11 Years Of The Marvel Socioeconomic Universe

MCU politics picture

Chapter 2: In the beginning, when we were winning

It is said that every era gets the hero it deserves. In 2008, Iron Man, the armoured alter-ego of a complex and sometimes manic billionaire philanthropist was that hero.  

In the summer of 2019, he is still probably the hero we deserve, debate is open as to whether he is the one we need. 

But fear not, the MCU has given us some two dozen other superhero properties to flood to multiplexes to see should Tony Stark not be your cup of tea. 

Whether engaged in harrowing space adventures, political thrillers/action movies, introspective journeys into the nature of reality and our minds, or a coming of age high school comedy/ superhero mentor story, Iron-Man is the perfect lynchpin for all these different genre movies.

His first film was released months before Barack Obama was elected US President and around a year before the ubiquitous rise of the smartphone.  The film’s protagonist, Tony Stark – portrayed by Robert Downey Jr – was affirmation of the complex, but exciting new world that seemed possible within an emerging technological revolution.

The film reflected a well-intentioned hope that technology would break down the traditional barriers and siloes that stifled peoples lives and limited economic prosperity to specific pockets of the world. The film reflected a well-intentioned hope that technology would break down the traditional barriers and siloes that stifled people’s lives and limited economic prosperity to specific pockets of the world.  In the place of our old analogue societies, a shining new democratic approach to socioeconomics would be introduced with technology that would be impervious to stifling oversight.

So a longstanding, but somewhat B-list superhero in the Marvel cannon was suddenly reinvigorated and became something of an icon of our age, truly a case of the right time and right place.

A jaded figure, Tony Stark is a multi-billionaire raised with the complex, but highly cinematic character traits of snarky humour, a genius level intellect and a trust-fund disconnect from reality. 

Yet out of this unlikely origin emerges a modern superhero that is forced to redirect his capability to build profitable weapons for the highest bidder to instead take up the good fight against his own corporation and other shadowy tyrants.  

The initial film carried an interesting subtext about whether the character of Iron-Man was driven by a desire to do good, his unchecked ego, or a strange mix of both.  It was an oddly humanising touch that perhaps explained the film’s initial appeal.

From its Kafkaesque opening, where the main character’s own weapons force him into a near fatal ordeal that sees him reviewing his life choices and seeking a better path for his family’s legacy, to his swaggering introduction to the world as its private sector protector, the film was massively well received.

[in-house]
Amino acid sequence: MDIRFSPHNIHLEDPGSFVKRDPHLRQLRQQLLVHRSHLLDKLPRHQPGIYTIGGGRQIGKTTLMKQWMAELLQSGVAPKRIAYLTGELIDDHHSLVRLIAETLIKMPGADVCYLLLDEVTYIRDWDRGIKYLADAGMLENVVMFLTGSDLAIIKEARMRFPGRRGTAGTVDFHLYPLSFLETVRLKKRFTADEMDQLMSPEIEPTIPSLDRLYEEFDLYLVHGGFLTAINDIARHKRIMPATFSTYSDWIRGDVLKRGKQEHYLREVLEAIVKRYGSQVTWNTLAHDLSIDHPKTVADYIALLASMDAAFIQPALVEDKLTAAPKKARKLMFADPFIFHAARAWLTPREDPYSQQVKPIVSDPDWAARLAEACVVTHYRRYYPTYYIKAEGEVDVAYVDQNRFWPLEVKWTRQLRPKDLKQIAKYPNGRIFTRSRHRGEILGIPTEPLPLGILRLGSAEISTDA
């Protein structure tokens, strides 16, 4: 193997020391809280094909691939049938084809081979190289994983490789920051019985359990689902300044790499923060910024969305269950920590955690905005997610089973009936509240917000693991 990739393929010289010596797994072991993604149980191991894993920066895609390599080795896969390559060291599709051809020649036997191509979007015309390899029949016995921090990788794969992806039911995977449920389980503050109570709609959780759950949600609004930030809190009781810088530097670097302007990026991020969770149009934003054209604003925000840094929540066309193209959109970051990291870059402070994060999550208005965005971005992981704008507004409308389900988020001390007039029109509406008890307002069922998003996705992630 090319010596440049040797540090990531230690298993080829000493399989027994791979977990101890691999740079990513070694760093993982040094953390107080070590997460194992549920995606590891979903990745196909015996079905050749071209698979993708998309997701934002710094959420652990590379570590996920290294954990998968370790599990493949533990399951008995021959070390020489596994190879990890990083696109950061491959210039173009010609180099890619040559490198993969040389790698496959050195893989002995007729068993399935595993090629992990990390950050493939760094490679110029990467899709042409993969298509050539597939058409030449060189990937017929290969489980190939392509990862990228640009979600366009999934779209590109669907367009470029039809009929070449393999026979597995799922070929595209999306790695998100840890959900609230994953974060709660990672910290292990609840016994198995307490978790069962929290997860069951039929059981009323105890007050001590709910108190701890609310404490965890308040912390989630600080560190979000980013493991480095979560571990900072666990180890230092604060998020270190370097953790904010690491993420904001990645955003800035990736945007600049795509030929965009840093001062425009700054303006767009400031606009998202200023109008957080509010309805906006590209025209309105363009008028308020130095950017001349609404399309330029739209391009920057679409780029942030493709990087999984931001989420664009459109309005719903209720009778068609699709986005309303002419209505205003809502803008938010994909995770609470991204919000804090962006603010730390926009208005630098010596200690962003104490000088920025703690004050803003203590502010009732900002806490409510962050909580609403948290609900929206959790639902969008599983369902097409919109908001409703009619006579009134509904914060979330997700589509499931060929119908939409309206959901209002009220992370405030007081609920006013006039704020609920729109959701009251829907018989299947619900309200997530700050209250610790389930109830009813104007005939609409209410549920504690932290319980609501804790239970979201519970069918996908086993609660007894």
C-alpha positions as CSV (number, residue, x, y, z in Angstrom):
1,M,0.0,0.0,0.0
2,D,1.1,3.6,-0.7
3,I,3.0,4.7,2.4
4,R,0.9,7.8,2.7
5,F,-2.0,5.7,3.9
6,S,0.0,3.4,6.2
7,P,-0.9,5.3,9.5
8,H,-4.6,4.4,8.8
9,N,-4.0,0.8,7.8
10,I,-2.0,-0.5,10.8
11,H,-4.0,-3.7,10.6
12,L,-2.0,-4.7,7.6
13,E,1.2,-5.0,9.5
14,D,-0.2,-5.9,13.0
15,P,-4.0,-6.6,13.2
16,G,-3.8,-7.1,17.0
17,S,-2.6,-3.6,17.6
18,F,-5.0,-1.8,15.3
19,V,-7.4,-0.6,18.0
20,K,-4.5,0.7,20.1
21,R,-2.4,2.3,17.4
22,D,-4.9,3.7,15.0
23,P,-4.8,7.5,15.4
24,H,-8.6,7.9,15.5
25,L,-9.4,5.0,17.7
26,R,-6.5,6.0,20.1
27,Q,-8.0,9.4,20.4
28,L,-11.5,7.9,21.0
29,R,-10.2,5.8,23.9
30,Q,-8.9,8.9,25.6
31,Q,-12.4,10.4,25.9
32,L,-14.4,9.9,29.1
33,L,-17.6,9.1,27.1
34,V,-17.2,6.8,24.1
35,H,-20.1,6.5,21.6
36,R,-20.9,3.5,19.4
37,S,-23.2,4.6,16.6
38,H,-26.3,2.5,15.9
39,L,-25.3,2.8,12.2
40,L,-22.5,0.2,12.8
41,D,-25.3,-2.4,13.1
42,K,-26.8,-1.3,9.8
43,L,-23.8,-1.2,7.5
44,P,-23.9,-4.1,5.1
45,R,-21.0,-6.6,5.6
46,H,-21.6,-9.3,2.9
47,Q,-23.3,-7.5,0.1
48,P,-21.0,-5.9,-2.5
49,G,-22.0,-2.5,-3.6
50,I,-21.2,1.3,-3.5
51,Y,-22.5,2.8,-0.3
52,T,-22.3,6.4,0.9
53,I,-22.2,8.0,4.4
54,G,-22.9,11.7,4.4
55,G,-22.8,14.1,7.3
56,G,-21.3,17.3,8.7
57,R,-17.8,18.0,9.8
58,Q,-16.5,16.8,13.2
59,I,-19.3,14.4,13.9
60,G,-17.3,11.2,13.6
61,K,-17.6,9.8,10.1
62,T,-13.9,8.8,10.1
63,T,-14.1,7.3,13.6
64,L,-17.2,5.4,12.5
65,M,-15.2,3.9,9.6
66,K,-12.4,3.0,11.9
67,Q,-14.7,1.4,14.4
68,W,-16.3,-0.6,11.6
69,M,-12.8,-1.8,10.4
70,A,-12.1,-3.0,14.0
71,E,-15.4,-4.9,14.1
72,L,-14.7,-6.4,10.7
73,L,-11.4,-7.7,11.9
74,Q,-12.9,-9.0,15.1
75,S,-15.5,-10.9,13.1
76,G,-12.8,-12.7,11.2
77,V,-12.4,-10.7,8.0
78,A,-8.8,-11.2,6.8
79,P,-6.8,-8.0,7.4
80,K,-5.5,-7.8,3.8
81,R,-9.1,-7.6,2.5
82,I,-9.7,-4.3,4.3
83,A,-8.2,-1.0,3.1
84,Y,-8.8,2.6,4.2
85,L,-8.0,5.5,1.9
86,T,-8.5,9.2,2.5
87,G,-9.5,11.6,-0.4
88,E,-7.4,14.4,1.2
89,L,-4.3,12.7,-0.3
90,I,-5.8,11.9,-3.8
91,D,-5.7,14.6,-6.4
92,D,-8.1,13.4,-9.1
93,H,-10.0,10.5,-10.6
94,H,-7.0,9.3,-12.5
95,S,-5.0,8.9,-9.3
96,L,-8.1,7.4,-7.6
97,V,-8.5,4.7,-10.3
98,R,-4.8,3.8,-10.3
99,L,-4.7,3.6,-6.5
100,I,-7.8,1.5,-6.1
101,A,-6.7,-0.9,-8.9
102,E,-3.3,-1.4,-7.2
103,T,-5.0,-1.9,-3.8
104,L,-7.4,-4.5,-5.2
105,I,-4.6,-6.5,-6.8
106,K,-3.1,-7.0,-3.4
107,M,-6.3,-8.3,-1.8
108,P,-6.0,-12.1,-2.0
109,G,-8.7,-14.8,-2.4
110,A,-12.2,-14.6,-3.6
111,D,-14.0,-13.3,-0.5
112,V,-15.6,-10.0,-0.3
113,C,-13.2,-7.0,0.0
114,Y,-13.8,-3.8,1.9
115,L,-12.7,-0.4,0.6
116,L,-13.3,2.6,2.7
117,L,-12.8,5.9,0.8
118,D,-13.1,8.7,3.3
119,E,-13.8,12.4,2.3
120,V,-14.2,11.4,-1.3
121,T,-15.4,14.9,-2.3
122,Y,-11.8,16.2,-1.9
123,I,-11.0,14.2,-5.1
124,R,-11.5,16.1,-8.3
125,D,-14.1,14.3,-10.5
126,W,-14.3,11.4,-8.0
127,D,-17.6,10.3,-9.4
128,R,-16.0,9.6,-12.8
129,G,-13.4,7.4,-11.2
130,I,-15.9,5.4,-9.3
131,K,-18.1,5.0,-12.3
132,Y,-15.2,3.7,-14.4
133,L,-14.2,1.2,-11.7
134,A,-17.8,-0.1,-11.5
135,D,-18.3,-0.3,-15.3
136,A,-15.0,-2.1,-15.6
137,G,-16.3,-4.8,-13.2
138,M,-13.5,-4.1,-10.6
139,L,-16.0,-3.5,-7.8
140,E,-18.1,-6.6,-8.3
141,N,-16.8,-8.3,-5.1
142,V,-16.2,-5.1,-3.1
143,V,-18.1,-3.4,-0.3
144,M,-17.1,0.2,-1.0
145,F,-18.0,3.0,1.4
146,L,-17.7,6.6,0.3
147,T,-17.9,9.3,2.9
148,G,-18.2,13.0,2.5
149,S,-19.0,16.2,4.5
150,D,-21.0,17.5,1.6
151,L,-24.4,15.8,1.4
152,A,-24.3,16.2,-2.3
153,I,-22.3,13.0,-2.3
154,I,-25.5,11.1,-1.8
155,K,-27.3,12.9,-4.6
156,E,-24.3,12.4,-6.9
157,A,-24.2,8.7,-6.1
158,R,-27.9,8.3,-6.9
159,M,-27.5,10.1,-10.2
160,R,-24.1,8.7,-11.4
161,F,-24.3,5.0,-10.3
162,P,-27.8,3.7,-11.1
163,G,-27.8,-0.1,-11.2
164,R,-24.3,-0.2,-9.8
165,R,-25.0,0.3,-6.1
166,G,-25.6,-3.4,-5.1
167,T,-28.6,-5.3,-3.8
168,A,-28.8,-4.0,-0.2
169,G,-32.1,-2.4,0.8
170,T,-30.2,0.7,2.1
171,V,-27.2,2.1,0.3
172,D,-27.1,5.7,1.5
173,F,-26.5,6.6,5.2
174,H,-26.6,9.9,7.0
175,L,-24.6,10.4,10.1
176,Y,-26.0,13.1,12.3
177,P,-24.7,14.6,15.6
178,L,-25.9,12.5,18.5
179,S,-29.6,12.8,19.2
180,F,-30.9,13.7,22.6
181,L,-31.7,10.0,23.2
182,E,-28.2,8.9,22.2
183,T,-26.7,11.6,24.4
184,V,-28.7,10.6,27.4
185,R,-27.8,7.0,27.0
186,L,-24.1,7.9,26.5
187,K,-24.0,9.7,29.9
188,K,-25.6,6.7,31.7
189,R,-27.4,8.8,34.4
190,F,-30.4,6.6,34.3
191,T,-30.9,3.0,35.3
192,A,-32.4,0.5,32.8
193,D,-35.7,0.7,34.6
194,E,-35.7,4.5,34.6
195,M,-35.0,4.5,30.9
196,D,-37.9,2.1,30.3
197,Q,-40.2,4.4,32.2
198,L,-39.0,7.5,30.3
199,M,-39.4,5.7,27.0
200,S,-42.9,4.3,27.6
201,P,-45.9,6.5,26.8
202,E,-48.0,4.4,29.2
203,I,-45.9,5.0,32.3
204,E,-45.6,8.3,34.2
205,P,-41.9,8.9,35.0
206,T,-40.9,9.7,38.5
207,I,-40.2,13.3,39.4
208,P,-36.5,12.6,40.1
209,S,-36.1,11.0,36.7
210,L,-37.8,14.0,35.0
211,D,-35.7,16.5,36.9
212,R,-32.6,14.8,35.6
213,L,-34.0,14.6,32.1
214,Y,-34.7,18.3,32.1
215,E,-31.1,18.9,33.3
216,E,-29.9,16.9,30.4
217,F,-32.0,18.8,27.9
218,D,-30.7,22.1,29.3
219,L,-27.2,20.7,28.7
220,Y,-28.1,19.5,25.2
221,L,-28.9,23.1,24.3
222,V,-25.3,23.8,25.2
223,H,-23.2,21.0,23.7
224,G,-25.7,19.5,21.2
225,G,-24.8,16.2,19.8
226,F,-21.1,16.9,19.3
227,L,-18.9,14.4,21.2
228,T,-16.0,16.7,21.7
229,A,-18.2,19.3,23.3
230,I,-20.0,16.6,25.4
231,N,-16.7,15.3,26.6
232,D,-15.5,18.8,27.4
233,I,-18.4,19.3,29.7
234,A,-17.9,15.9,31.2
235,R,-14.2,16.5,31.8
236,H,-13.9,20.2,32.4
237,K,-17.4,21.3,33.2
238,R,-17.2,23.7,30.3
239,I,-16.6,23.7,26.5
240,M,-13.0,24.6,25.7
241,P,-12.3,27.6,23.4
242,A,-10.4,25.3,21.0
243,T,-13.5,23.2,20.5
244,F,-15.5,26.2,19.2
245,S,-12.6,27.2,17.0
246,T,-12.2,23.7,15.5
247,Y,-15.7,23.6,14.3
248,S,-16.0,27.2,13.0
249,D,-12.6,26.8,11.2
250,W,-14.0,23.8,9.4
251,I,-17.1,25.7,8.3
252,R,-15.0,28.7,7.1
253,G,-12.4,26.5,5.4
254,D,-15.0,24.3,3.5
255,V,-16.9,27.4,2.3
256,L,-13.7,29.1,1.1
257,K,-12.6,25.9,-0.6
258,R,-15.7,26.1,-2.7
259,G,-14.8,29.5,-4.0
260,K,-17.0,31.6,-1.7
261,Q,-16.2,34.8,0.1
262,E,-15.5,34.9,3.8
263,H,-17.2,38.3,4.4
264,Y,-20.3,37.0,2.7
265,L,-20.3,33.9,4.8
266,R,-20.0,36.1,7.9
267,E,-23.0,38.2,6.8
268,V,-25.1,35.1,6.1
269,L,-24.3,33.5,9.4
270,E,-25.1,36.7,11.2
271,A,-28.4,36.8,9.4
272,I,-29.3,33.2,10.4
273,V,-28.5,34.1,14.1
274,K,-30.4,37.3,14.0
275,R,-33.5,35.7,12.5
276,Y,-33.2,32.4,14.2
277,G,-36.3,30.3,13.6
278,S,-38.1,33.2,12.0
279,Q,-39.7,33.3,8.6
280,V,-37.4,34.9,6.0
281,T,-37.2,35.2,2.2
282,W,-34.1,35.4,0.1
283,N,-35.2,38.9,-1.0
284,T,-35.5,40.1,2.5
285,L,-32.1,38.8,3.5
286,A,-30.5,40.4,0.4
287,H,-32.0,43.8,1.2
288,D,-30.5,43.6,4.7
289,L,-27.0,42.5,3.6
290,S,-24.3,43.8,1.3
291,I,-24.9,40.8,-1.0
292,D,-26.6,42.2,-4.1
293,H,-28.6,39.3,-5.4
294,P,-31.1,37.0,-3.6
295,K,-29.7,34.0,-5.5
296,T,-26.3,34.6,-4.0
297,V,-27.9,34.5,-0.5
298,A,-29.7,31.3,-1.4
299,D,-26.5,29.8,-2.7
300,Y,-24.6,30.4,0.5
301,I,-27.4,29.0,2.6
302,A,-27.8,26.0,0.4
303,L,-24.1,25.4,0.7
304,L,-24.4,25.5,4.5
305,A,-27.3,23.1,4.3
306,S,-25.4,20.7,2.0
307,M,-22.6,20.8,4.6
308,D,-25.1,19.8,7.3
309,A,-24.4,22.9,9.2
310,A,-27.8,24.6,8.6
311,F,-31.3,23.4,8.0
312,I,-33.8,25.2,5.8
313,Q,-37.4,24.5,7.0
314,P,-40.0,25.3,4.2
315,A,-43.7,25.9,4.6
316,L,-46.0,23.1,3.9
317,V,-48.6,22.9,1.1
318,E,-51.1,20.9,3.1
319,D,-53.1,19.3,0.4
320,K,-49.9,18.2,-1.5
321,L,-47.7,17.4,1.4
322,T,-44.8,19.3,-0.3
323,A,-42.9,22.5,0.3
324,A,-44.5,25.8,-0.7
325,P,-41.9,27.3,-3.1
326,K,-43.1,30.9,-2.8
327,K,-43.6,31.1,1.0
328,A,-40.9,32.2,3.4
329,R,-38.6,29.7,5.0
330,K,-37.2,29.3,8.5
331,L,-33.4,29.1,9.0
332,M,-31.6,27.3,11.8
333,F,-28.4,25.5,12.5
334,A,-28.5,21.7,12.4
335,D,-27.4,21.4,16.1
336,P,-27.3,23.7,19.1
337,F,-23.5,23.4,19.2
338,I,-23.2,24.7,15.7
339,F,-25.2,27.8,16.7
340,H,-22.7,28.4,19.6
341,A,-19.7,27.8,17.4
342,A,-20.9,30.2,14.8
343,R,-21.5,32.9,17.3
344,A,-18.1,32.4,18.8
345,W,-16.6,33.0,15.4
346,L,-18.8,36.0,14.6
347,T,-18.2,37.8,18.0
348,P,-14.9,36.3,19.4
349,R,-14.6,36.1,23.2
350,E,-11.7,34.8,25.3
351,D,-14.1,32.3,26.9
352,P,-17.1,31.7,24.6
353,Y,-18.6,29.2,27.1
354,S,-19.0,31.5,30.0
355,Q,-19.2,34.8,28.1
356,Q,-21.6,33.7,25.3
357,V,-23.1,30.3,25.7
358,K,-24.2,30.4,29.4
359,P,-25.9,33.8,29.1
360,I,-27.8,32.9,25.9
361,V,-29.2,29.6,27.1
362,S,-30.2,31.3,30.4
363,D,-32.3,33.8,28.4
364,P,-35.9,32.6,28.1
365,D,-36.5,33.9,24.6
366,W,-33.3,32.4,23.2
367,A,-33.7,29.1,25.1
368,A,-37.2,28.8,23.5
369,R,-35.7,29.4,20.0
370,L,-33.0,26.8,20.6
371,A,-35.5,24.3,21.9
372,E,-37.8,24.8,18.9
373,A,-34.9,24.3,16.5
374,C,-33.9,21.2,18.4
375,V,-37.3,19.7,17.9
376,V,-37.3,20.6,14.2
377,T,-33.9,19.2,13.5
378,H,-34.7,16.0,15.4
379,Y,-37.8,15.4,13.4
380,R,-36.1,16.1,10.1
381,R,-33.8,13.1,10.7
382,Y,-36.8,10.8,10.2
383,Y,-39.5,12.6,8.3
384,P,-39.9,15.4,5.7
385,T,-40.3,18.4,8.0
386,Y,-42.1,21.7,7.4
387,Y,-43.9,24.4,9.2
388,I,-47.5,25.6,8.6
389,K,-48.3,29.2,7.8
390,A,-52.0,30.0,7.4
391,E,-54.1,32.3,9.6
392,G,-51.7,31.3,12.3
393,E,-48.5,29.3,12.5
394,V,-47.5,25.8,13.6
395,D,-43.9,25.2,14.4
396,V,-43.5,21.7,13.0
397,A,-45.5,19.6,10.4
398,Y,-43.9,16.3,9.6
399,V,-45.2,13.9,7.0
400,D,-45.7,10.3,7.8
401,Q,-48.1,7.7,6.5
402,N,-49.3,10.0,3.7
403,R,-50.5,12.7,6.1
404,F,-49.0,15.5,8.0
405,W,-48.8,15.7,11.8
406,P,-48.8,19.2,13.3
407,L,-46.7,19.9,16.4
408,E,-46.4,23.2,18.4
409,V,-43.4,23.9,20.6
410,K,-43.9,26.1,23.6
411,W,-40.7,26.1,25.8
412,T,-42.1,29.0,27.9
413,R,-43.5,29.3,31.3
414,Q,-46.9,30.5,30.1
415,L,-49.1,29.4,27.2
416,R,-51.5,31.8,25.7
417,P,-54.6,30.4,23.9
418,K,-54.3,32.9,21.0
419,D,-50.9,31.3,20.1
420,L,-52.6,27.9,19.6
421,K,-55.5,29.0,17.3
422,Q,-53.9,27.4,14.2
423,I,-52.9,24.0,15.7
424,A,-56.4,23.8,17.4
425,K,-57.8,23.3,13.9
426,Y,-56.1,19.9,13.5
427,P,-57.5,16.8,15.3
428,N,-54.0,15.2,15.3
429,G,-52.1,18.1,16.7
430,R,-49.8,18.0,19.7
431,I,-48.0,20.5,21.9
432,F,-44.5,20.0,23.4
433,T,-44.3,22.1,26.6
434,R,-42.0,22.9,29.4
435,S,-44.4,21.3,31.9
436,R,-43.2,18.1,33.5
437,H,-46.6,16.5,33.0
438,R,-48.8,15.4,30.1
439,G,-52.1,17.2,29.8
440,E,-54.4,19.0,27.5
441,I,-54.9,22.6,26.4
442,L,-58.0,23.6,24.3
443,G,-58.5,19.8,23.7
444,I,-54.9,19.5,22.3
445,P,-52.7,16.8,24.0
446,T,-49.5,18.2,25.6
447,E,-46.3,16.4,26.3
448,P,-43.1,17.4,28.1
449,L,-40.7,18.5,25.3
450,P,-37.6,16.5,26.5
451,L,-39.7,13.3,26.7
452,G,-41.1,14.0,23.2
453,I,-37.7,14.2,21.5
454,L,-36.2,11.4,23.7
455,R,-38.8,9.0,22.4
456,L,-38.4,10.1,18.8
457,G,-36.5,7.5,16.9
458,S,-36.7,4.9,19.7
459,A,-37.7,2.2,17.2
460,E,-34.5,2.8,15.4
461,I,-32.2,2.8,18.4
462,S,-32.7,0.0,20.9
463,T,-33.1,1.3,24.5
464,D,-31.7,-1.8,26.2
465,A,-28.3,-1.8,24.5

Iron-Man was forged as a shining example of the era’s brief optimism.  But he has evolved as a character over some ten movies to reflect our real-world hubris about the implications of new technologies on our lives.  There are a range of real-world technical superpowers that have been afforded to the populace through permanently web-connected technologies that have posed a range of unintended challenges for society.

  • Hawkeye: “The futurist, ladies and gentlemen. The futurist is here. He sees all.  He knows what is best for you – whether you like it or not.

Captain America; Civil War (2016)

By 2016, a new president sat in the White House in the right wing form of millionaire TV personality and property developer Donald Trump.  

Just a few weeks earlier, the Marvel Cinematic Universe ditched technological wizardry for magic of another kind – the tale of Doctor Strange.  A gifted, but arrogant neurosurgeon. Dr Stephen Strange is forced to turn to mysticism after an accident shatters his body.

In time, his shift away from the material world and a life of personal aggrandizement leads him into a somewhat standard, bit visually arresting arc of heroic redemption.  This all builds to a confrontation where he outsmarts a malevolent, existential manifestation of entropy from another dimension that threatens to reshape the world by using the very human concept of time.

By 2016, technology, whether in the form of Iron-Man, or permanent web connectivity, was no longer quite the obvious saviour to society’s ills that it seemed eight years earlier, particularly against threats beyond humanity’s everyday perception.  

The MCU’s increasing embrace of the fantastical over a seemingly more tangible threat such as evil men in hiding in far away caves was arguably a good move for jaded audiences facing up to much more domestic fears about society and our futures.

BRWC is short for battleroyalewithcheese, which is a blog about films.